Wayne Alfred

Kwakwaka’wakw carver Wayne Alfred was born in 1958 into the 'Namgis First Nation, near the northeastern coast of Vancouver Island.  His family are artistically, culturally and politically active within his First Peoples' Nation.

Wayne’s very refined and and meticulous carving and painting work reflects influences from such historic artists as Arthur Shaughnessy, Mungo Martin and Willy Seaweed, combined with his own sense of Kwakwaka’wakw tradition.  His deep understanding of the dramatic considerations of making masks and ceremonial pieces is reflected in his highly collectible works.

Wayne began carving at a very young age and received a great deal of support and encouragement from his elders to pursue his artwork on a full-time basis.  He is respected singer and a Head Hamatsa dancer, or leader of the initiation process into this high status and secret society within the community. Wayne’s historical knowledge and familiarity with traditional practices and oral traditions set him apart as a community leader and establishes him as an influential figure to emerging artists.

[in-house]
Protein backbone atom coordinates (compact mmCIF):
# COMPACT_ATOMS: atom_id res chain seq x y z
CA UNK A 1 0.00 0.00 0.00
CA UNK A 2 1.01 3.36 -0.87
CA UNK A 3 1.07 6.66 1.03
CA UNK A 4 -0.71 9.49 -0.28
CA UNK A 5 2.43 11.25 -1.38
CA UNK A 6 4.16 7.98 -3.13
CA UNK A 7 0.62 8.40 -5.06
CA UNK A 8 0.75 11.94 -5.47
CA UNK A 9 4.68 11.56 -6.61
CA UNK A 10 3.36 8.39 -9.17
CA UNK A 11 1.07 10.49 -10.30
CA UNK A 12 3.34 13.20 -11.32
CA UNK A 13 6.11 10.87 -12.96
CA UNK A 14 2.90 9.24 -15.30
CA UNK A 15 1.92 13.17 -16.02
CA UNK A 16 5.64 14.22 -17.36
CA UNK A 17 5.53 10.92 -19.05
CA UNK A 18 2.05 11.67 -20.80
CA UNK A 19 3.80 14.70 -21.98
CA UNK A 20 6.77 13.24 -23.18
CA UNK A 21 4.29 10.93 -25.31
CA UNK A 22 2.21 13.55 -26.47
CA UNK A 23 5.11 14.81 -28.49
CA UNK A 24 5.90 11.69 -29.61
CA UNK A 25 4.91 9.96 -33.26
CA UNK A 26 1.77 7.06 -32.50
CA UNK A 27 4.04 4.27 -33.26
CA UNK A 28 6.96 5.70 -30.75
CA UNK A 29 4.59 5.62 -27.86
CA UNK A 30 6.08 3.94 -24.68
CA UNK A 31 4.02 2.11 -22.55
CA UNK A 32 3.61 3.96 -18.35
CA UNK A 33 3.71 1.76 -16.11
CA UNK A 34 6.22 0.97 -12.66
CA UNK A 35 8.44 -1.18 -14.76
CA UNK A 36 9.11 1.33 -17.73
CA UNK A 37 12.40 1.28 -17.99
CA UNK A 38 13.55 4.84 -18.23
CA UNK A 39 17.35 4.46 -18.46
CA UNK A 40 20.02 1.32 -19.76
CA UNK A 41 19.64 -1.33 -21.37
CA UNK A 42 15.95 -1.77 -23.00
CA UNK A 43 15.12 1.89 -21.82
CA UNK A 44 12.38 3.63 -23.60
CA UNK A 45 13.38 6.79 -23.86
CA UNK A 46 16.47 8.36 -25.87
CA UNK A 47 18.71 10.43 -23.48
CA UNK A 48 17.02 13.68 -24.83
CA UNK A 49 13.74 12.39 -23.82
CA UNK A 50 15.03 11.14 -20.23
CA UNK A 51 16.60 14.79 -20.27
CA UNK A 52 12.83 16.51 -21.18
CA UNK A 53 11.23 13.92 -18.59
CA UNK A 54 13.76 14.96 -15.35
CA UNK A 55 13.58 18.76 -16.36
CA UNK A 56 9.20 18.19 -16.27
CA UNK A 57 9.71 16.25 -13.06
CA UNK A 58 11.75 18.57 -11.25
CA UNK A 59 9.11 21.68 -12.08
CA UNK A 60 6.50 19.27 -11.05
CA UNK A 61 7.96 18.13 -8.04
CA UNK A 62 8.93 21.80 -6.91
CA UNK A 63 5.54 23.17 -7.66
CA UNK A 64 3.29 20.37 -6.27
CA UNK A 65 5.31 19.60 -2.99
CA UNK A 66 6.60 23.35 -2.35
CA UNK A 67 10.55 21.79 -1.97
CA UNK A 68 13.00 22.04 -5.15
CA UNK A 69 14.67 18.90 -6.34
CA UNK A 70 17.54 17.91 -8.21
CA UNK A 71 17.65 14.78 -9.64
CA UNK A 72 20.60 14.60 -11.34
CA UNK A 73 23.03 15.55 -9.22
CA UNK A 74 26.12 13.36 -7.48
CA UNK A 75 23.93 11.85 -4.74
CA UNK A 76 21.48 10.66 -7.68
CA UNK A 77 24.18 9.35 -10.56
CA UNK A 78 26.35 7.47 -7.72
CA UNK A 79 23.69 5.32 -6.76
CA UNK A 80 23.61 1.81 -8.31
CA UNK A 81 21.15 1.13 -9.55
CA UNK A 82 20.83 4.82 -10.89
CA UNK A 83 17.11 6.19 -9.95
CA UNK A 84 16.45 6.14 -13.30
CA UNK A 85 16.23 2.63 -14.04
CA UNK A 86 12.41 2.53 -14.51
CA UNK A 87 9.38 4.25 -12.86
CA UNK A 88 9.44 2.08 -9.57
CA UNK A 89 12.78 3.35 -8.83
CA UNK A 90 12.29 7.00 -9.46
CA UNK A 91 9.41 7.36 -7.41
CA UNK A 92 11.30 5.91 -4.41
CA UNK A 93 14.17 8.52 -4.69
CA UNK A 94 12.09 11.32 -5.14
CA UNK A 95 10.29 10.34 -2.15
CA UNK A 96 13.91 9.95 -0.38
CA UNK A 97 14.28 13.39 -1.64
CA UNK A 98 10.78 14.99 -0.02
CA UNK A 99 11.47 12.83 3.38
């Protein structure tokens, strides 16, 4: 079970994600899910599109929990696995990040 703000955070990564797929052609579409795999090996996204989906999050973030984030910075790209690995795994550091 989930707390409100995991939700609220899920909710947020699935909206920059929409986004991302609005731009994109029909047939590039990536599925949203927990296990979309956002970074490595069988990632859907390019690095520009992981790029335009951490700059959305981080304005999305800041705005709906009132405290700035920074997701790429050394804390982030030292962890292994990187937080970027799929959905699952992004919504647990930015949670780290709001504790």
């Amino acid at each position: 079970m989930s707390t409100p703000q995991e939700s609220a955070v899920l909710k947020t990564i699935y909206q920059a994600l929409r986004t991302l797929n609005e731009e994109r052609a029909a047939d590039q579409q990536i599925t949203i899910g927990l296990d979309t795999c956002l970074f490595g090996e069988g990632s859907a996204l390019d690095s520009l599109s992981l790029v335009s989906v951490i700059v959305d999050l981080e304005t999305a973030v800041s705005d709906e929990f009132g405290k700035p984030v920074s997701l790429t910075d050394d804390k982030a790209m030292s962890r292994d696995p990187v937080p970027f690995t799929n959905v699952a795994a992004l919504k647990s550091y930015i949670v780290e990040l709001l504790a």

In the 1980’s Beau Dick and Wayne completed a thirty-foot totem pole that stands in Stanley Park in Vancouver, British Columbia.  In 1998 Wayne helped rebuild the ‘Big House’ in Alert Bay, the central congregational community structure destroyed in a fire in 1997.

His background and his artwork have been documented in many books focusing on the combination of traditional and contemporary themes, and his art has been showcased worldwide in important exhibitions and catalogs Northwest Coast art.  In 2012, he was awarded British Columbia’s Creative Achievement Award for First Nations’ Art.